UBC Faculty Research and Publications

The fisheries biology and ecology of the anchovy genera Stolephorus and Encrasicholina in the Indo-West Central Pacific Region Dalzell, Paul J.; Lewis, Antony D.


Two Indo-Pacific anchovy genera (Encrasicholina and Stolephorus) are reviewed with respect to their fisheries, contribution to food security and as important baitfish for tropical pole-and-line fisheries. In the Pacific Islands, the use of stolephorid anchovies has been largely limited to live bait for pole-and-line tuna fisheries. Their inclusion in official catch statistics, however, is spotty at best, and this contribution is meant to partly compensate for this, by providing catch data which will be included in the database and website of the Sea Around Us (www.seaaroundus.org). In contrast, stolephorid anchovies form the basis of food cultures from Southeast Asia to the coast of East Africa. They are consumed in varying degrees by 30-50% of the global population, and are eaten fresh, dried and fermented into fish sauce and paste. The majority of the stolephorid anchovies landed are Encrasicholina heteroloba, E. pseudoheteroloba, E. punctifer, Stolephorus indicus, and S. commersonnii. The biology and population dynamics of stolephorids are reviewed based on studies conducted across their geographic range. The members of the two genera are short-lived (1-2 years), fast growing species with high natural mortality rates, for example, as caused by seabirds. Fishing obviously impacts stolephorid anchovy populations, but the dynamics of their populations are also strongly influenced by oceanic and climate effects. A principal driver in coastal lagoons is allochthonous freshwater input that in turn influences plankton production, especially of copepods, with stolephorid spawning tied to periods of zooplankton blooms. Another major influence is from monsoon-driven upwelling of deeper waters that fertilize the upper surface layers. The ocean or buccaneer anchovy, E. punctifer in the Western and Central Pacific Ocean can be found in all stages of life history on the high seas, where they are an important forage for a range of species such as tunas and seabirds. In this they differ from all other stolephorid anchovies, which complete their life cycles in coastal waters.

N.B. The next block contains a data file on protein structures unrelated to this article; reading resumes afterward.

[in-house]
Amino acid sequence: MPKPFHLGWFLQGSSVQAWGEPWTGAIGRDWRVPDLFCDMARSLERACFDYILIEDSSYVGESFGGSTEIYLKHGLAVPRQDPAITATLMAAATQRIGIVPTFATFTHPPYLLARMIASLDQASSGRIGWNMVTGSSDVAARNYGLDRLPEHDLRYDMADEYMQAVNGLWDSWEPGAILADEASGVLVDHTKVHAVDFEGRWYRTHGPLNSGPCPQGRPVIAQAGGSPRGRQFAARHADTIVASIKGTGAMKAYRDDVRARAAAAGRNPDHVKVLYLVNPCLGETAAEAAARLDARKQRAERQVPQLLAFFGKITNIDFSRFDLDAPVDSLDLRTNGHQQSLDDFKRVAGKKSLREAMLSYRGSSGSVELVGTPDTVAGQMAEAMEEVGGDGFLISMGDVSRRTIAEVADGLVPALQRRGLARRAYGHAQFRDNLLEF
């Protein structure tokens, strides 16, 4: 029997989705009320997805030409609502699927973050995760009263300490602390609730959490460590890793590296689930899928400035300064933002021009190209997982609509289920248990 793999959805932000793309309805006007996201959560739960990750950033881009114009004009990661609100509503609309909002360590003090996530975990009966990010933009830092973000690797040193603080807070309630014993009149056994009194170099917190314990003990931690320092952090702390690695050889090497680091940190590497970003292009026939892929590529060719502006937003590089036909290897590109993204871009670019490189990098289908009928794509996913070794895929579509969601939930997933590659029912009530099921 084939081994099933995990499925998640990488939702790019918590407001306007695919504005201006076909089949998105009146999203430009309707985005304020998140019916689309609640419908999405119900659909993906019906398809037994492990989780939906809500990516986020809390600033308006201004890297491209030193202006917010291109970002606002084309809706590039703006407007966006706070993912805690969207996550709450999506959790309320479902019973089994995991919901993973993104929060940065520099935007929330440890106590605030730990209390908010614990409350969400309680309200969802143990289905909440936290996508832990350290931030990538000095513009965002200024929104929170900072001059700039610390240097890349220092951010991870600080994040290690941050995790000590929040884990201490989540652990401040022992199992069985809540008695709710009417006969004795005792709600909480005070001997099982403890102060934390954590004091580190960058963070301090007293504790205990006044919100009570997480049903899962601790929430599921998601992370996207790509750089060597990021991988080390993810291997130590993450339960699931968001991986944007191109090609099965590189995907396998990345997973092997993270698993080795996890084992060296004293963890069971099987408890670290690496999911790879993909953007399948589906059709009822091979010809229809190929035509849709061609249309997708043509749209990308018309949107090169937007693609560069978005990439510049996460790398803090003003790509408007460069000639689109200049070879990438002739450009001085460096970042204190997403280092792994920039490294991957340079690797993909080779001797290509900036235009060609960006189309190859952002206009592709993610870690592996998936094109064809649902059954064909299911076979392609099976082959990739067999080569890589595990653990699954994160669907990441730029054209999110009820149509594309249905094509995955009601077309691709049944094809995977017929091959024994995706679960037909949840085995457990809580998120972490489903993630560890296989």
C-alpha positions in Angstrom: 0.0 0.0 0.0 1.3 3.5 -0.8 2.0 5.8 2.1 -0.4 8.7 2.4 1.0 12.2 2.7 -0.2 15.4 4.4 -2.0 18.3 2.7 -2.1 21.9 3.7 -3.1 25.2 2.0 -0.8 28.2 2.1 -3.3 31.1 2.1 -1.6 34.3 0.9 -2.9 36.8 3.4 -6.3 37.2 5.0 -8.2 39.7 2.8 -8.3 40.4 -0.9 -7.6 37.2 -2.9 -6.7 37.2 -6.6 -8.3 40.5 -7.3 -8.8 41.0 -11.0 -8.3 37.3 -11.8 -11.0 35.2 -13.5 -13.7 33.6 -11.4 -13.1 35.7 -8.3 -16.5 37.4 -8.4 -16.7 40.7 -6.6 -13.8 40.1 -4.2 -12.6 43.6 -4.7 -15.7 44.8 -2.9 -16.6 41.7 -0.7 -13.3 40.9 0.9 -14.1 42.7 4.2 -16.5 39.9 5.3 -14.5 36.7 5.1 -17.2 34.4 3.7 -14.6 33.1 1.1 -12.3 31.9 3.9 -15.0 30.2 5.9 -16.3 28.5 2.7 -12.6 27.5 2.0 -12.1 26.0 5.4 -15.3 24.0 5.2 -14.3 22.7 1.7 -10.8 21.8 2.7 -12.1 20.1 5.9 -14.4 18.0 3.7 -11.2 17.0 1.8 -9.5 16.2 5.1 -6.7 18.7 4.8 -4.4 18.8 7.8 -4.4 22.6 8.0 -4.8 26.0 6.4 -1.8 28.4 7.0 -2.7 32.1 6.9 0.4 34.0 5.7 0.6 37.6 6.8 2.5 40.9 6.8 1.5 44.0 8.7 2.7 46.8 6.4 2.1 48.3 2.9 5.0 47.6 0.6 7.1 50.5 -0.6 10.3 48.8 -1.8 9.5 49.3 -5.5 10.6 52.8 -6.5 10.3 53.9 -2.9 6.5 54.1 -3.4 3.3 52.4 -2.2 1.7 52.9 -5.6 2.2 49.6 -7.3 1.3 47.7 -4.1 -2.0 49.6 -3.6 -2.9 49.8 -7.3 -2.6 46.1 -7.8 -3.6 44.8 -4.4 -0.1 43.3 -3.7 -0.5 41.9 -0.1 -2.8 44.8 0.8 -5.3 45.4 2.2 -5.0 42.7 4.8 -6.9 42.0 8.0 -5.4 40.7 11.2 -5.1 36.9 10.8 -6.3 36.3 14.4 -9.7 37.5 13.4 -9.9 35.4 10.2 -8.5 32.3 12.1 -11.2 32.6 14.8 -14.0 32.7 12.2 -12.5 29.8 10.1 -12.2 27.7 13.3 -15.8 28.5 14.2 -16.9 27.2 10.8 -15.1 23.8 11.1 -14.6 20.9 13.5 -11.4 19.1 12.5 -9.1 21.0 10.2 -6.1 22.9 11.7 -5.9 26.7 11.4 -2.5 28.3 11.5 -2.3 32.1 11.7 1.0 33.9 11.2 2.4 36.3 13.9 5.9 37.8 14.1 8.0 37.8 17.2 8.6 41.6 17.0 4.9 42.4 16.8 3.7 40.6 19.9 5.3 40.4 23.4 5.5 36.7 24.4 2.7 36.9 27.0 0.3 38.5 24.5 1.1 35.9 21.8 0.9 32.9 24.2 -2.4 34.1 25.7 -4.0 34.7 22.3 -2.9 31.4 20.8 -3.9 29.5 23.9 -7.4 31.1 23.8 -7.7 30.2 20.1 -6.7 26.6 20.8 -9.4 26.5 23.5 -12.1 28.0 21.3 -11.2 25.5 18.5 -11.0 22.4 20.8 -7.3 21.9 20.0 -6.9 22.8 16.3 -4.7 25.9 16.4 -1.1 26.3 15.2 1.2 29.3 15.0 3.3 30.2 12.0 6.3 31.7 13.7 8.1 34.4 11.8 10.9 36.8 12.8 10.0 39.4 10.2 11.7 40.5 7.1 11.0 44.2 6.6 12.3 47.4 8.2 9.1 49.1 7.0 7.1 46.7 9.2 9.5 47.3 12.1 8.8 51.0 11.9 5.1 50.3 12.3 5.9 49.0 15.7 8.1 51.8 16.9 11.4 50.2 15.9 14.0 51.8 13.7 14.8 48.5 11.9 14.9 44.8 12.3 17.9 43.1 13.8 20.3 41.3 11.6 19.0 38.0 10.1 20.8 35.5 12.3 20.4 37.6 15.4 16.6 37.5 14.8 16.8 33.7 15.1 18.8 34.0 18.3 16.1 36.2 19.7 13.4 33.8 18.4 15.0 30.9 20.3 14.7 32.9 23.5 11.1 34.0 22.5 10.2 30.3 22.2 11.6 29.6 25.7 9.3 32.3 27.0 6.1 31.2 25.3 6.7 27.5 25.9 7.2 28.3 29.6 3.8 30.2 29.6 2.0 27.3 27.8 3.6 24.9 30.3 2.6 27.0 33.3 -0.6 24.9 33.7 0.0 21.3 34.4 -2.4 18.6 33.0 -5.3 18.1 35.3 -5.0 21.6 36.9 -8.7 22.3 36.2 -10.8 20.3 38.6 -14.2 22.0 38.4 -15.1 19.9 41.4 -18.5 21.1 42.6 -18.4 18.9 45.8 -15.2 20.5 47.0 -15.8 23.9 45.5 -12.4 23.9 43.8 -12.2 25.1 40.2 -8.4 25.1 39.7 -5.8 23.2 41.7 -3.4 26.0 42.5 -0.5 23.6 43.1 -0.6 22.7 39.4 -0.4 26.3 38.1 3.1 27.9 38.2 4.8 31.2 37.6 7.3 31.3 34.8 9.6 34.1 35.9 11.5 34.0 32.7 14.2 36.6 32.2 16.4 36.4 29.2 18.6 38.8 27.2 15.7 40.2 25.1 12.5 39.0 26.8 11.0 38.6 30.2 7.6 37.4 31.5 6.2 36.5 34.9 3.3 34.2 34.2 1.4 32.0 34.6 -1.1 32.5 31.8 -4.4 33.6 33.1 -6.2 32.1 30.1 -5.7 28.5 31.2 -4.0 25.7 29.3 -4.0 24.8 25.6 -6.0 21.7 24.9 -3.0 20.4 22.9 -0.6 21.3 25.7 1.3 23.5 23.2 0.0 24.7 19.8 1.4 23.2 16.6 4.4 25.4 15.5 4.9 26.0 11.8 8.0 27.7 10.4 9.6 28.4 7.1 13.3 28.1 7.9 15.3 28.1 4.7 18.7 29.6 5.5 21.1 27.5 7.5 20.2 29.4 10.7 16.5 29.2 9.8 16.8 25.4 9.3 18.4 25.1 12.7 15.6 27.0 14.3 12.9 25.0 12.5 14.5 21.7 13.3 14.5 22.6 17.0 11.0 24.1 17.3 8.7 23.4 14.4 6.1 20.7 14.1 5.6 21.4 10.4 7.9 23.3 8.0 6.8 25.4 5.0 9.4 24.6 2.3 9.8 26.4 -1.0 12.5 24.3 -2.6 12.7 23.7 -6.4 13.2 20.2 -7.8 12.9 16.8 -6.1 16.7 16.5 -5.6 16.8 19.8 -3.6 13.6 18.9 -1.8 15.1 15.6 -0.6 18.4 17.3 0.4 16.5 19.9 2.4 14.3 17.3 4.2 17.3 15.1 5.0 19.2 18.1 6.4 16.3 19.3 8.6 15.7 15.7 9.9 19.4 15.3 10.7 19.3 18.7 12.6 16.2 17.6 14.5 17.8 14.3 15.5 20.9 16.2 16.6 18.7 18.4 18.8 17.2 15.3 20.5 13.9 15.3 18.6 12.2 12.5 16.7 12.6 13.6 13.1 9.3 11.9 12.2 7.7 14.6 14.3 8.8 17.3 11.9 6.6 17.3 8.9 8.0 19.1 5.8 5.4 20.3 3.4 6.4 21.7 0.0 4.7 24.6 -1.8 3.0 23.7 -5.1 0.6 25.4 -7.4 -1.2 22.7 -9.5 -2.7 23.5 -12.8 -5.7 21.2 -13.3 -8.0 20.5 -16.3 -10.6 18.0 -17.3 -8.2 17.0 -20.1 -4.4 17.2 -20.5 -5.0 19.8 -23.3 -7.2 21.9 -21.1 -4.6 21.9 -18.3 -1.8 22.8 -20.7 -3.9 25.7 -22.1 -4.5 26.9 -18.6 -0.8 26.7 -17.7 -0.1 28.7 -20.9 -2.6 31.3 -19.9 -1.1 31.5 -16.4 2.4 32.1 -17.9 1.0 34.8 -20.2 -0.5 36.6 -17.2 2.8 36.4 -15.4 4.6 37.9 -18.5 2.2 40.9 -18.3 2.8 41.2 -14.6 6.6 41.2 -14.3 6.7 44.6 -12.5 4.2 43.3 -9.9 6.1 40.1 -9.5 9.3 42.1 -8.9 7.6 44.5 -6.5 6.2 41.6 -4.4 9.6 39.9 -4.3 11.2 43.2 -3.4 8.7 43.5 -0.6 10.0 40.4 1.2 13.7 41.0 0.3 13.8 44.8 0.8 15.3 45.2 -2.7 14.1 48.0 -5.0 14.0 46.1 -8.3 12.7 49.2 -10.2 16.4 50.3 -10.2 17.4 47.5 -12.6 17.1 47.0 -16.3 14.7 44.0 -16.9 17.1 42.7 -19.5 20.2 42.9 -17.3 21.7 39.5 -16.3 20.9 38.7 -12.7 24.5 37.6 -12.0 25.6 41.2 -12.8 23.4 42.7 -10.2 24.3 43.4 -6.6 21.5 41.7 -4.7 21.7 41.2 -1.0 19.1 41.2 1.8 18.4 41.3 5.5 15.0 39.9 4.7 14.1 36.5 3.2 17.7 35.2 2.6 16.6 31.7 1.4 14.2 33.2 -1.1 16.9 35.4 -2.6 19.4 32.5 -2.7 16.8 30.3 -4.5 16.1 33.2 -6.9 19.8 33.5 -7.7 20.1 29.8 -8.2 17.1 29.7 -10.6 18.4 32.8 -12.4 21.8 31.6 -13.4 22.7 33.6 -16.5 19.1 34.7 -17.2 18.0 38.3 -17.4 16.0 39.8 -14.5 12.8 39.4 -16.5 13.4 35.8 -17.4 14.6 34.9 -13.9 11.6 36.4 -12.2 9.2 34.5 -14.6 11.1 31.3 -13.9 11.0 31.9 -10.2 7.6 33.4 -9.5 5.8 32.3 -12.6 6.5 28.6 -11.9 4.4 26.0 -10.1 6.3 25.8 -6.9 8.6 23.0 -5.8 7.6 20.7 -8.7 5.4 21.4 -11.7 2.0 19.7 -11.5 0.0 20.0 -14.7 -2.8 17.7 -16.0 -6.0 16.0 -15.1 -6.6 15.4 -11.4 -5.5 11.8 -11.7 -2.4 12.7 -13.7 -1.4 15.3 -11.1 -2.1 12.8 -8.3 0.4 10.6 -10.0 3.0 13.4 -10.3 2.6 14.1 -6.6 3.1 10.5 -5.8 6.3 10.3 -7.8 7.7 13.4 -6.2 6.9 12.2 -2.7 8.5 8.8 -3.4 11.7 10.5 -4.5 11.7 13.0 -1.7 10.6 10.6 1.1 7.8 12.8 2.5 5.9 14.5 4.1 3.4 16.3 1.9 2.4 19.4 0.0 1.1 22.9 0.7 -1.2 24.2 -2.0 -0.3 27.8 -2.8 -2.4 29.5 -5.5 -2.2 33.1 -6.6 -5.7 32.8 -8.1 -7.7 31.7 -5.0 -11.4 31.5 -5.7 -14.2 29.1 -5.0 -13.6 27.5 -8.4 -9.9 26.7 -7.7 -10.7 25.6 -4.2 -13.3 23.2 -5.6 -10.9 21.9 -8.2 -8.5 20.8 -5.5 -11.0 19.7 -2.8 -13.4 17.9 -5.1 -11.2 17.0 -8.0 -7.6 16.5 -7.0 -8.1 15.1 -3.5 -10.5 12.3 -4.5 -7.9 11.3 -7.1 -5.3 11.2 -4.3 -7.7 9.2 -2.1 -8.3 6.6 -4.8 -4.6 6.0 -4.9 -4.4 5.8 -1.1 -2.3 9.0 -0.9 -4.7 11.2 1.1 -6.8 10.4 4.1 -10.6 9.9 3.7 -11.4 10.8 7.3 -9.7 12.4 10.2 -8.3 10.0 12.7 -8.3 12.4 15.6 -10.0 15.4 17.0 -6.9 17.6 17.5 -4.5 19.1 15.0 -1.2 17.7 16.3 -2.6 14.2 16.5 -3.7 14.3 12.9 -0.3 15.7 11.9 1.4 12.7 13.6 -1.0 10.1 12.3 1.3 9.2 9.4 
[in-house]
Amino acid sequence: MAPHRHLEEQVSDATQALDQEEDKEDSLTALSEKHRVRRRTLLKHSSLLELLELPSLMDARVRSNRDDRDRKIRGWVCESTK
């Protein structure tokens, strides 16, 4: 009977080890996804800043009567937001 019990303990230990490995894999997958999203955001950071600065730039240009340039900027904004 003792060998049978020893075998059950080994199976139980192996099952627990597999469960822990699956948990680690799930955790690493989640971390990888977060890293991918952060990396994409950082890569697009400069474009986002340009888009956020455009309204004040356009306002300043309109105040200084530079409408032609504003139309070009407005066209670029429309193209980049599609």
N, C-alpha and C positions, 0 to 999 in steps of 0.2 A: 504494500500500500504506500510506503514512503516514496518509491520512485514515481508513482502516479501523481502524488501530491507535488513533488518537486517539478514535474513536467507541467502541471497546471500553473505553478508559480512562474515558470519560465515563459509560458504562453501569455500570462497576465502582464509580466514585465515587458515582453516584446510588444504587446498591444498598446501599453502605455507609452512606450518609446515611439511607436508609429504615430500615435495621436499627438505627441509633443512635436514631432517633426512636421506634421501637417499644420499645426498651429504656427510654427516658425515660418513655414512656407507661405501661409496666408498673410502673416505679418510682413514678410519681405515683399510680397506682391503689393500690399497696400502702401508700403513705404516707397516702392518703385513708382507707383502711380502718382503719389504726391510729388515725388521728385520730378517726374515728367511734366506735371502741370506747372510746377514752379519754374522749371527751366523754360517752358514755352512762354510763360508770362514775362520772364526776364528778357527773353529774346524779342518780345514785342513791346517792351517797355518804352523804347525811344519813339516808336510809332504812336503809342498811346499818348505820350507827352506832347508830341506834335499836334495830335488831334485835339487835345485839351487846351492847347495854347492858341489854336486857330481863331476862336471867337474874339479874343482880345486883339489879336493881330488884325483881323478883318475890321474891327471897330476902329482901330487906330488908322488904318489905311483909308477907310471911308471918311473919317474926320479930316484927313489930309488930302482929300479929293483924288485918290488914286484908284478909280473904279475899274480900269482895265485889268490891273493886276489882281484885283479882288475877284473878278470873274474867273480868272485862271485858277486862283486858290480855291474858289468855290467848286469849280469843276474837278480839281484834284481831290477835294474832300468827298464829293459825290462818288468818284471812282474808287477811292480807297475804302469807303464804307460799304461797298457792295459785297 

Item Citations and Data


Attribution-NonCommercial-NoDerivatives 4.0 International